Yes, but you can’t contribute to a health savings account (HSA) after enrolling in Medicare.

You can use the tax-free money you already have in your account at any time for eligible medical expenses. After you turn 65, you can even tax-free withdraw money from HSA to pay your Medicare premiums.

An HSA is a tax-friendly way to save on out-of-pocket medical expenses. Your contributions are tax deductible. Or, if you participate through your employer, the contributions are deducted before your withholding tax is calculated.

Money grows tax-deferred in the account. And you can withdraw it without paying taxes on eligible health care costs in any year.

In 2022, you can contribute to HSA if you are not enrolled in Medicare and have an HSA compliant health insurance policy with a deductible of at least $1,400 for you alone or $2,800 for family insurance. This is true whether you get insurance through your employer or on your own.

When should I stop making HSA contributions?

You can contribute as much as you want to the HSA if you are not enrolled in Medicare and do not have an HSA compliant insurance policy. However, once you enroll in Medicare, you will not be able to make new contributions. And if you’re on Medicare, your employer can’t add to your HSA either.

You must stop making HSA contributions from the first month of enrollment in Medicare Part A or Part B, even if you also have a high-deductible work policy. If you enroll in Medicare in the middle of the year, you will be able to make prorated contributions based on the number of months you had a valid health insurance policy before your Medicare program took effect.

For example, if your Medicare coverage started on July 1, you can make a six-month premium to HSA. If you turn 55 or older in 2022, the full year premium will be $4,650 for individual insurance or $8,300 for family insurance. In this case, you can contribute up to $2,325 per year if you had single insurance or $4,150 if you had family insurance. You have until the April 15, 2023 tax filing deadline to make your 2022 contribution.

What expenses are tax-deductible after I become a Medicare member?

Any age You can withdraw HSA tax-free money to pay for health insurance deductibles, copayments, dental services, hearing care, prescription and over-the-counter drugs, eye conditions, and other qualifying medical expenses that are not covered by insurance.

You can also withdraw money from HSA duty-free to pay a portion of qualifying long-term care premiums based on your age. In 2022, you can withdraw up to $4,510 in long-term care premiums if you are between 61 and 70 and $5,640 if you are over 70. Your spouse may also withdraw up to this amount depending on his or her age. Acceptable withdrawal limits for long-term care premiums are lower at younger ages.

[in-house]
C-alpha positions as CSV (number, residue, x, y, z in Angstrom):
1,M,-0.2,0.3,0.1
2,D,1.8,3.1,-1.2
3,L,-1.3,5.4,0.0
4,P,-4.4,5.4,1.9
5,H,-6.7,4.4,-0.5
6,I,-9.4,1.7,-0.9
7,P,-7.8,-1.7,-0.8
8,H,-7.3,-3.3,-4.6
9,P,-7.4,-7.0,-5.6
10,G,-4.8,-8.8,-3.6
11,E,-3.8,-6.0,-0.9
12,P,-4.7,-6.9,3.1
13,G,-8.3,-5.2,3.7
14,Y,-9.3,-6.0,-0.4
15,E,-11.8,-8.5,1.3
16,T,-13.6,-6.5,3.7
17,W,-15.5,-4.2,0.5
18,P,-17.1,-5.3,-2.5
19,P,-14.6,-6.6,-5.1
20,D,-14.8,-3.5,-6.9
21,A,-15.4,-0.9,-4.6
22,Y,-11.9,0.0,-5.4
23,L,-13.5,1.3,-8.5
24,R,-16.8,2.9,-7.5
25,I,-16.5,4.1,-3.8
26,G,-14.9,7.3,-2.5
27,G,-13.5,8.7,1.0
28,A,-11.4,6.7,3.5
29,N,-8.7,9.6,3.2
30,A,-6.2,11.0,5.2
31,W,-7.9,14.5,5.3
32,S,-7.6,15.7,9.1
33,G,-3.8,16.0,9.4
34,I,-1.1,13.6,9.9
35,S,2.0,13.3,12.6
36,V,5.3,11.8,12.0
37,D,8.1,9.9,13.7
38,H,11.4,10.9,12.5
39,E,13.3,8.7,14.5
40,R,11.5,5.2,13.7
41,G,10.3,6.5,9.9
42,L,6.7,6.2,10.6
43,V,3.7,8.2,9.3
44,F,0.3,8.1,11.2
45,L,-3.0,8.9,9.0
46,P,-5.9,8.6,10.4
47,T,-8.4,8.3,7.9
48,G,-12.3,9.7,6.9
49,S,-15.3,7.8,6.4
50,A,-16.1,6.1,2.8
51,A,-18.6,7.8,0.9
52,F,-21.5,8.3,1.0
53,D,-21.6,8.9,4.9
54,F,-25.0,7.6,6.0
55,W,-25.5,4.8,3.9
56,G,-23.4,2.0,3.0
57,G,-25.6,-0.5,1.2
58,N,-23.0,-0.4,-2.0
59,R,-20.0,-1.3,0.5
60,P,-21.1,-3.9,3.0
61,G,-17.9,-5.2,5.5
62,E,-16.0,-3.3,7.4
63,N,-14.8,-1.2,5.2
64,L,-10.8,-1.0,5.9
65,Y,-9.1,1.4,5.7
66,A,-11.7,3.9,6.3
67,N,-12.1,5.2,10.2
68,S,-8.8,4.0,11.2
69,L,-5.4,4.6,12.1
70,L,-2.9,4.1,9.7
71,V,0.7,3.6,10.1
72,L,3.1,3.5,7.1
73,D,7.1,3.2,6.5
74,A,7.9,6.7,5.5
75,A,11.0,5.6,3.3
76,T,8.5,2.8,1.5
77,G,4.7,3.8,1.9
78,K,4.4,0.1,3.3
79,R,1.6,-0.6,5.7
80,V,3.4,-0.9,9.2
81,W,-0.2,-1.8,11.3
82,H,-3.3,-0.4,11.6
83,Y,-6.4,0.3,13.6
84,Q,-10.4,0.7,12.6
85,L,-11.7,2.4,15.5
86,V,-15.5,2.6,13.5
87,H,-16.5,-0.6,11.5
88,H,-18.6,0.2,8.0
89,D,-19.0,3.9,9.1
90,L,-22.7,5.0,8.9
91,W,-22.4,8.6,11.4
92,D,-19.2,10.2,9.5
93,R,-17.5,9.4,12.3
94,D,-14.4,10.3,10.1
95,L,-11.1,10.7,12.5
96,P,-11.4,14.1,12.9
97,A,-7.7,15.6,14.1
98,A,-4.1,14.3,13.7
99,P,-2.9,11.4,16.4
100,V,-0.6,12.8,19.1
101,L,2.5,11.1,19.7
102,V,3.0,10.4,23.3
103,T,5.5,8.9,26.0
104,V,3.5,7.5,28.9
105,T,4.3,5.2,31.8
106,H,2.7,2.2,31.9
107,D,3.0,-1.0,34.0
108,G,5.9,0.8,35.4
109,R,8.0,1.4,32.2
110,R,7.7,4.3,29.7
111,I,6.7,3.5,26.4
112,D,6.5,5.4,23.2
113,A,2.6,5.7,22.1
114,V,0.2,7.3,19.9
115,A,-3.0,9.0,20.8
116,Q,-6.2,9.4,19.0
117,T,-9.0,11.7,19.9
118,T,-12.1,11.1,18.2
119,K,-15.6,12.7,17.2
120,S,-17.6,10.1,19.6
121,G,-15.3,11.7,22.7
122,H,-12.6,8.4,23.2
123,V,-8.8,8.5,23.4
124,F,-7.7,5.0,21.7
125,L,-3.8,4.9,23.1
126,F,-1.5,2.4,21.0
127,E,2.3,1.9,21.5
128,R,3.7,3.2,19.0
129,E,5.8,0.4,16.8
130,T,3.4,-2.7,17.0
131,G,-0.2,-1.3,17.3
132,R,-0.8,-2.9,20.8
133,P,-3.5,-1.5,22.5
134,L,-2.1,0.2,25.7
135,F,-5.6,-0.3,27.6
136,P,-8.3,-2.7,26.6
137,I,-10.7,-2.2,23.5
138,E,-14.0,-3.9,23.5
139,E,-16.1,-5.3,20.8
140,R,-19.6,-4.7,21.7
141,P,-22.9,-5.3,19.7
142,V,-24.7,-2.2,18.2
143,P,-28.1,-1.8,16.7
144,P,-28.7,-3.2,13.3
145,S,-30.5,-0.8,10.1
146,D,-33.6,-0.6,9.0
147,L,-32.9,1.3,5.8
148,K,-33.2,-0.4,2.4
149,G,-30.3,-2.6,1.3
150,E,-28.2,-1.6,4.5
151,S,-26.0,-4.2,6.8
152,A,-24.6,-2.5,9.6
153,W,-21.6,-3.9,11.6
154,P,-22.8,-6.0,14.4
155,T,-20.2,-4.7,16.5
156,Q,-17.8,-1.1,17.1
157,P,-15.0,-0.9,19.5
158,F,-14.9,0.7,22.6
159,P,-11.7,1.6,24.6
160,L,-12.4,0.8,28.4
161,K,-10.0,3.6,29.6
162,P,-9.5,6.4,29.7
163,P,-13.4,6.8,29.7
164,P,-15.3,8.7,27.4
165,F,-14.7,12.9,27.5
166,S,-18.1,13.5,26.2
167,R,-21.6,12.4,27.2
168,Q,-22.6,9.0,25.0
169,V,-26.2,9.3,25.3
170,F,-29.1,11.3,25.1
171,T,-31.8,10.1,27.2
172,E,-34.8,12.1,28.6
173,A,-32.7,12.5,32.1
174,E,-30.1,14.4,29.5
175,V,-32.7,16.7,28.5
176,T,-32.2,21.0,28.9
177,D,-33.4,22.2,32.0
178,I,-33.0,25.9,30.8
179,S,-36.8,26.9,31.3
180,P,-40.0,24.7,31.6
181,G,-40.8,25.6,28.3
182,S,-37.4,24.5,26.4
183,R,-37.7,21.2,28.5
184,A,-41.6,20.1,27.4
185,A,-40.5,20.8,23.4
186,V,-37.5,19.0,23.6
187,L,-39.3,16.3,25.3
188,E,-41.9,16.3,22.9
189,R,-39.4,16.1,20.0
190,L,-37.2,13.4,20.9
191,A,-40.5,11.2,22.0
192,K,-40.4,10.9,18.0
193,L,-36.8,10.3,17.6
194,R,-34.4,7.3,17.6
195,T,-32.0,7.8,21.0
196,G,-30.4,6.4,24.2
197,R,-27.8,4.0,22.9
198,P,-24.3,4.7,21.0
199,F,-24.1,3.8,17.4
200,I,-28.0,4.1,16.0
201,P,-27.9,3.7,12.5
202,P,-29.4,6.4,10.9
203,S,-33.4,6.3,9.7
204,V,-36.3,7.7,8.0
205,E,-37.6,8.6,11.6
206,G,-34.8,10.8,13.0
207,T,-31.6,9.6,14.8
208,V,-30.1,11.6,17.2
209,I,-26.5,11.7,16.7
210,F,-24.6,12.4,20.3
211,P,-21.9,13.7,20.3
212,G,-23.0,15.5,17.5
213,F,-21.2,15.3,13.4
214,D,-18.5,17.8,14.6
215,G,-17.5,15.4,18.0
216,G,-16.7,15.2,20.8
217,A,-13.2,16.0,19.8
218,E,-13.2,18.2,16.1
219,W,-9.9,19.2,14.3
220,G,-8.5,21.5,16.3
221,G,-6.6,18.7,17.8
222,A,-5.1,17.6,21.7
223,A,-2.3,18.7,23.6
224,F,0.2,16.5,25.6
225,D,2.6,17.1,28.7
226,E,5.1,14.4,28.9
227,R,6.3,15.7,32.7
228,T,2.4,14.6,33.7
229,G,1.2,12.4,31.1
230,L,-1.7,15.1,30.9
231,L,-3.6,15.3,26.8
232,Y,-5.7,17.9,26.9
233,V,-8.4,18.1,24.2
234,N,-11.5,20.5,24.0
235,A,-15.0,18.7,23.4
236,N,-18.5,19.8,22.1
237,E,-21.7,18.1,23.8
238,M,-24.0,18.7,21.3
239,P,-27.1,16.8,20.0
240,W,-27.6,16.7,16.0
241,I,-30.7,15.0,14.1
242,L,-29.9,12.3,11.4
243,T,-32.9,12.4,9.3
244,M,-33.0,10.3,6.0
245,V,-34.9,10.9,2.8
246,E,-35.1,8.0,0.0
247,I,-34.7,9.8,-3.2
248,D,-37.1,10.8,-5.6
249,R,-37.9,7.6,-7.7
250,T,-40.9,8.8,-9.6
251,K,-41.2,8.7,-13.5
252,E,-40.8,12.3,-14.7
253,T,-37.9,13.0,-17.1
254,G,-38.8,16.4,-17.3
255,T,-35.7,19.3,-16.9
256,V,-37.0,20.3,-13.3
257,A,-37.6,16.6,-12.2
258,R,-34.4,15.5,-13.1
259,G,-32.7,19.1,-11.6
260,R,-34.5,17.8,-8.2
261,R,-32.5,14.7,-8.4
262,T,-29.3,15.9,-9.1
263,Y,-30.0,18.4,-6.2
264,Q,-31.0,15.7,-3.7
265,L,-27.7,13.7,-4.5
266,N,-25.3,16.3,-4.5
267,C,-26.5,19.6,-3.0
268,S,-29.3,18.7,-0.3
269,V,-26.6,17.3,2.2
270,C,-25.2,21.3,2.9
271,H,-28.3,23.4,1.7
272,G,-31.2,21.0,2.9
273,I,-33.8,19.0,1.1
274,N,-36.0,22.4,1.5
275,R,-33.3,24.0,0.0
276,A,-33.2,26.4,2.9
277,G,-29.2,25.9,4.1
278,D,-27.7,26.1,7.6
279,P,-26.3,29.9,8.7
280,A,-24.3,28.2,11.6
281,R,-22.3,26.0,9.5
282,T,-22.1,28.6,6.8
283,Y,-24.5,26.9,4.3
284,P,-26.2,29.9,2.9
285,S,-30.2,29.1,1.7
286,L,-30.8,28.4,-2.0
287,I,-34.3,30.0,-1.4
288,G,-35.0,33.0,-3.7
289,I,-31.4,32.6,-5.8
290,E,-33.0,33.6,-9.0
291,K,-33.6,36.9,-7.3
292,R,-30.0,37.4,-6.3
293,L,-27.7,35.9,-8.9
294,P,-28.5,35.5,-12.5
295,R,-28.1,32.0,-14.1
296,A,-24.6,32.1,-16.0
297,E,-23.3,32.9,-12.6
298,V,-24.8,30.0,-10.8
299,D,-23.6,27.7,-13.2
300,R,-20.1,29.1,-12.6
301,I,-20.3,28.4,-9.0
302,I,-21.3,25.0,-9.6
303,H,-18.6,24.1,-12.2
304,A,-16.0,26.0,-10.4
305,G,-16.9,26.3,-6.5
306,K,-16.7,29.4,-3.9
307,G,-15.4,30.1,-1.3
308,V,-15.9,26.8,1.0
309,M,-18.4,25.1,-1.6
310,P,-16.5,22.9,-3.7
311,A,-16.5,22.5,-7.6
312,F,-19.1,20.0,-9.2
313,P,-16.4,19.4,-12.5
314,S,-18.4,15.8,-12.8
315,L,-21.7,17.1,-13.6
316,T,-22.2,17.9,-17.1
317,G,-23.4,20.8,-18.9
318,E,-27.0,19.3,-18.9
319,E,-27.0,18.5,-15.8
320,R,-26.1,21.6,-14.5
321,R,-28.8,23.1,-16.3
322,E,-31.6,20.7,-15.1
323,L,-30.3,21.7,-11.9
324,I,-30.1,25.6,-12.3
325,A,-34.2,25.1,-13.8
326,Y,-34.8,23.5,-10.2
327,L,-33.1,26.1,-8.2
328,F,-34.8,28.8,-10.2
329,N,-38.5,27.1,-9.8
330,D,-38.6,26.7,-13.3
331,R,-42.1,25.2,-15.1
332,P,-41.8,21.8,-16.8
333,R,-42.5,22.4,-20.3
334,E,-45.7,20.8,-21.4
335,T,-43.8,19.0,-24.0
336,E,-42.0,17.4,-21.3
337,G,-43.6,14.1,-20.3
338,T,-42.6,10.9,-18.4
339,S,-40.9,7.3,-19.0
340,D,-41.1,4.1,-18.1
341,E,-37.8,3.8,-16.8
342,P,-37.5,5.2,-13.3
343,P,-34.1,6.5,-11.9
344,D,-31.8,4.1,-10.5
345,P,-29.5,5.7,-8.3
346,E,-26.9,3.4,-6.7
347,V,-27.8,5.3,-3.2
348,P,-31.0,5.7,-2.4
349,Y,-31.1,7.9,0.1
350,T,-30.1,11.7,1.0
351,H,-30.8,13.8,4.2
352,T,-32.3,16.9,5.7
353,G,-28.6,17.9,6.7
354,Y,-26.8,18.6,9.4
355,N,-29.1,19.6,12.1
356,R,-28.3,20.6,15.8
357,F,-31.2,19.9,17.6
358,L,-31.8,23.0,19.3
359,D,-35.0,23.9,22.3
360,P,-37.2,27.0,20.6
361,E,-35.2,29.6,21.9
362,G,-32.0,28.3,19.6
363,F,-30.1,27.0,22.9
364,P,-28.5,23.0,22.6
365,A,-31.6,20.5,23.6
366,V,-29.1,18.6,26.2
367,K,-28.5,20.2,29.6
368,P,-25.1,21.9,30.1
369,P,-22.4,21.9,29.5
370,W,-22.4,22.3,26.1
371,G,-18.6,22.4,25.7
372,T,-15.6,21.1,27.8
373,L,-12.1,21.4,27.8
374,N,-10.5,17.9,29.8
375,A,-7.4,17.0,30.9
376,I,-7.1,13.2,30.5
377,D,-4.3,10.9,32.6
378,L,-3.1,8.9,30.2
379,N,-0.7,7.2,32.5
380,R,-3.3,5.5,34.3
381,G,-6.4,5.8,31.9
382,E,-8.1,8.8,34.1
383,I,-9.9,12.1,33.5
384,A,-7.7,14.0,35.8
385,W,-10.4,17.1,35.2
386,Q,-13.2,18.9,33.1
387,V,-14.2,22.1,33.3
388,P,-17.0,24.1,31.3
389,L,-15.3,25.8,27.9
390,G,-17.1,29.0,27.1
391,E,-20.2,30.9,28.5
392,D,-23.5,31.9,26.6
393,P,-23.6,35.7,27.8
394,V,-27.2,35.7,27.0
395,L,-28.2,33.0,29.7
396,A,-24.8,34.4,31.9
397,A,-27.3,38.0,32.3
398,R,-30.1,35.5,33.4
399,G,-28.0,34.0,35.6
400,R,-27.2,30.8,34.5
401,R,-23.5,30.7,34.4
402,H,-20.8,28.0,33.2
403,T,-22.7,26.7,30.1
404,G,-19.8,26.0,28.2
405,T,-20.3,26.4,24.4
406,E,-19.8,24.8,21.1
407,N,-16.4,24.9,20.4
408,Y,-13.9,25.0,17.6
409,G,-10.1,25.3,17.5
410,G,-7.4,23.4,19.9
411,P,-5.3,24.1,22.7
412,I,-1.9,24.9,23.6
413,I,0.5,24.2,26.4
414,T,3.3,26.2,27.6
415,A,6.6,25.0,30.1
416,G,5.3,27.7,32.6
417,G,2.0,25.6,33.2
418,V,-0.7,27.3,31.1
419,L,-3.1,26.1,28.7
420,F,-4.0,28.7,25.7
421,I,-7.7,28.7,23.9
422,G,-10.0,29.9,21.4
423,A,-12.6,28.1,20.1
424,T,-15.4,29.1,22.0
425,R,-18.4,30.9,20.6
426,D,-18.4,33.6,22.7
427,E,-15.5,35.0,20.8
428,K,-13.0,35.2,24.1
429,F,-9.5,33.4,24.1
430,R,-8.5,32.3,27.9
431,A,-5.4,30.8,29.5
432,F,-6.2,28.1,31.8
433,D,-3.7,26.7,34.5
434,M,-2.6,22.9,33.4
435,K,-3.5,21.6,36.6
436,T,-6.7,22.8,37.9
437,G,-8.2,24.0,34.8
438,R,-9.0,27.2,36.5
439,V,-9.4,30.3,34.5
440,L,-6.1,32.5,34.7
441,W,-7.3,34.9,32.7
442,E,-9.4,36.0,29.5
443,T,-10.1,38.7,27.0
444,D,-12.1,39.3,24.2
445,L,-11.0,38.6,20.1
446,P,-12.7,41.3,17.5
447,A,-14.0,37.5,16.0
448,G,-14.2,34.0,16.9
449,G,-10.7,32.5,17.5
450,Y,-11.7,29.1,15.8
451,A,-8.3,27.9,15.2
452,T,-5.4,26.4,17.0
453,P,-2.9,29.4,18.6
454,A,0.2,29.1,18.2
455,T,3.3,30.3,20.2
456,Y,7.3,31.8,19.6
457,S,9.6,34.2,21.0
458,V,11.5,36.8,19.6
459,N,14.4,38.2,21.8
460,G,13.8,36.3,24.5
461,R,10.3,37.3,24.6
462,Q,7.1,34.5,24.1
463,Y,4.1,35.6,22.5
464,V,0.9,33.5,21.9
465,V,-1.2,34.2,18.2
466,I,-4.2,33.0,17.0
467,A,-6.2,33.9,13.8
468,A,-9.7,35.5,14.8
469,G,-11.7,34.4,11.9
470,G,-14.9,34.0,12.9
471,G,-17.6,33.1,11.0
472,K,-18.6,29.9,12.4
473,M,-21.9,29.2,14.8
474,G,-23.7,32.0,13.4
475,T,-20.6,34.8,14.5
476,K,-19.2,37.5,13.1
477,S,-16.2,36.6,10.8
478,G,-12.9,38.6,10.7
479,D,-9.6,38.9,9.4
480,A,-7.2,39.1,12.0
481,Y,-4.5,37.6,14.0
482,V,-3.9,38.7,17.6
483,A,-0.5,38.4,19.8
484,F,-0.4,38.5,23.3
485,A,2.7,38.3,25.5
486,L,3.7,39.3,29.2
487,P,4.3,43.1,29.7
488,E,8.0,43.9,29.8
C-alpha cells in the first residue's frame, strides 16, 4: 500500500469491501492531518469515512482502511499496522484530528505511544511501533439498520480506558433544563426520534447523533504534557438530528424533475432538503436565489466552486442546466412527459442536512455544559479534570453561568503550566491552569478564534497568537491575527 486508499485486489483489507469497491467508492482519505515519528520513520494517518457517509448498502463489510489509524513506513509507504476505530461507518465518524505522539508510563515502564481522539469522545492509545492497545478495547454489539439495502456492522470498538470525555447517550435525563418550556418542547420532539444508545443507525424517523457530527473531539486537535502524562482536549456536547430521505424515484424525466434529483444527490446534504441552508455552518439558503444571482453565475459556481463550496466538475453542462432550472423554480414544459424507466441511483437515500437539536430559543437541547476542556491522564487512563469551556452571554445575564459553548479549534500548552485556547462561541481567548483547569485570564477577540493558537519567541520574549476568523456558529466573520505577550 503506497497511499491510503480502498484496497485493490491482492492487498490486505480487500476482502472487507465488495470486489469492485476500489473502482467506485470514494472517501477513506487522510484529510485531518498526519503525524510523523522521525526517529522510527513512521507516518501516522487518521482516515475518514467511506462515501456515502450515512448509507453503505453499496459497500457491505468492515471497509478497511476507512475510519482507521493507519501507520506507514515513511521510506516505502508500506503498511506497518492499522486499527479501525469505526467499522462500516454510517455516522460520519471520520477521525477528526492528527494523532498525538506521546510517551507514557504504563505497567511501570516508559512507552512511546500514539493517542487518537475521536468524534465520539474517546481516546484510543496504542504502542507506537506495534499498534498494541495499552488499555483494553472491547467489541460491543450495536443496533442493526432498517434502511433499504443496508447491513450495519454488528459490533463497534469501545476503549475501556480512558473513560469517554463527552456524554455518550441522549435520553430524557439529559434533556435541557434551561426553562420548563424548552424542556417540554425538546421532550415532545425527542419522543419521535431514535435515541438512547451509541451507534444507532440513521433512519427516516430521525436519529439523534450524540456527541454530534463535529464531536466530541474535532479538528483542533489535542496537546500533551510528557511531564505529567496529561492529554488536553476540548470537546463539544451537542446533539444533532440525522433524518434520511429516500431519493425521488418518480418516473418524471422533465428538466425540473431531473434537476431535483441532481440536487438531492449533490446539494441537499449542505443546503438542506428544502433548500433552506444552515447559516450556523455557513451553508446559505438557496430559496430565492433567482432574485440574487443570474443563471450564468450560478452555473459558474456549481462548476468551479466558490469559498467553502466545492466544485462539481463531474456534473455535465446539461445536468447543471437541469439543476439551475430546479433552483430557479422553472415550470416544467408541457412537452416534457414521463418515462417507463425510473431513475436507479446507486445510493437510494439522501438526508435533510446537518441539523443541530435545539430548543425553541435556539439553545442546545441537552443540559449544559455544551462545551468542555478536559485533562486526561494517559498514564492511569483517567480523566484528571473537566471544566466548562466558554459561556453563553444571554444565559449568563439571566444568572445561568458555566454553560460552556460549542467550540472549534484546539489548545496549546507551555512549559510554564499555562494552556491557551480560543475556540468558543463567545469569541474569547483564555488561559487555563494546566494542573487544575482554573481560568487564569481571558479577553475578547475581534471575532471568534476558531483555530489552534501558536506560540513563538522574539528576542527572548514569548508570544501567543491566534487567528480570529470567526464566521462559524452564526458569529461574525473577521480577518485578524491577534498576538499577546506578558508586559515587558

After you turn 65, You can also withdraw tax-free money from your HSA to pay premiums for Medicare Part B, Part D prescription drug coverage and Medicare Advantage plans, but not Medicare supplementary plans, also called Medigap. You can also pay your Part A premiums from HSA if you or your spouse have not worked long enough to qualify for free Part A coverage.

If your premiums are paid directly from your Social Security benefits, you can withdraw tax-free money from your HSA to help you recoup these costs. Just remember to keep track of expenses.

Up to 65 years old if you use HSA money for non-medical expenses, you will have to pay taxes and a 20 percent penalty on withdrawals. The penalty disappears at age 65, but you still have to pay taxes on withdrawals that are not eligible medical expenses. So, to avoid a tax bill, look for qualifying expenses, such as Medicare premiums, when withdrawing funds to avoid a tax bill.

Keep in mind

You may have a deadline later. Some people who are still working at age 65 for an employer with 20 or more employees choose to defer Medicare Part A and Part B enrollment so they can continue to contribute to the HSA. But when you leave this job, you will need to enroll in Medicare within eight months of losing your health coverage or you will have to pay a late enrollment penalty when you sign up for Part B.

If you work for a small employer, with fewer than 20 employees, you usually have to enroll in Medicare at age 65 because Medicare usually becomes the primary coverage and the employer’s coverage is secondary. If you don’t enroll in Medicare, you may have large coverage gaps.

Already on Social Security? If you receive Social Security benefits, you are automatically enrolled in Part A and you do not have the option to defer your benefits.

One more caveat: If you enroll in Part A after you turn 65, your Part A coverage may retroactively begin up to six months, but not before the month of your birthday. Keep this retroactive coverage date in mind when calculating how much you can contribute to HSA for the first year.

In the example above, if you enroll in Medicare on July 1 and your Part A coverage starts on January 1, you will not be able to make HSA contributions for a year.

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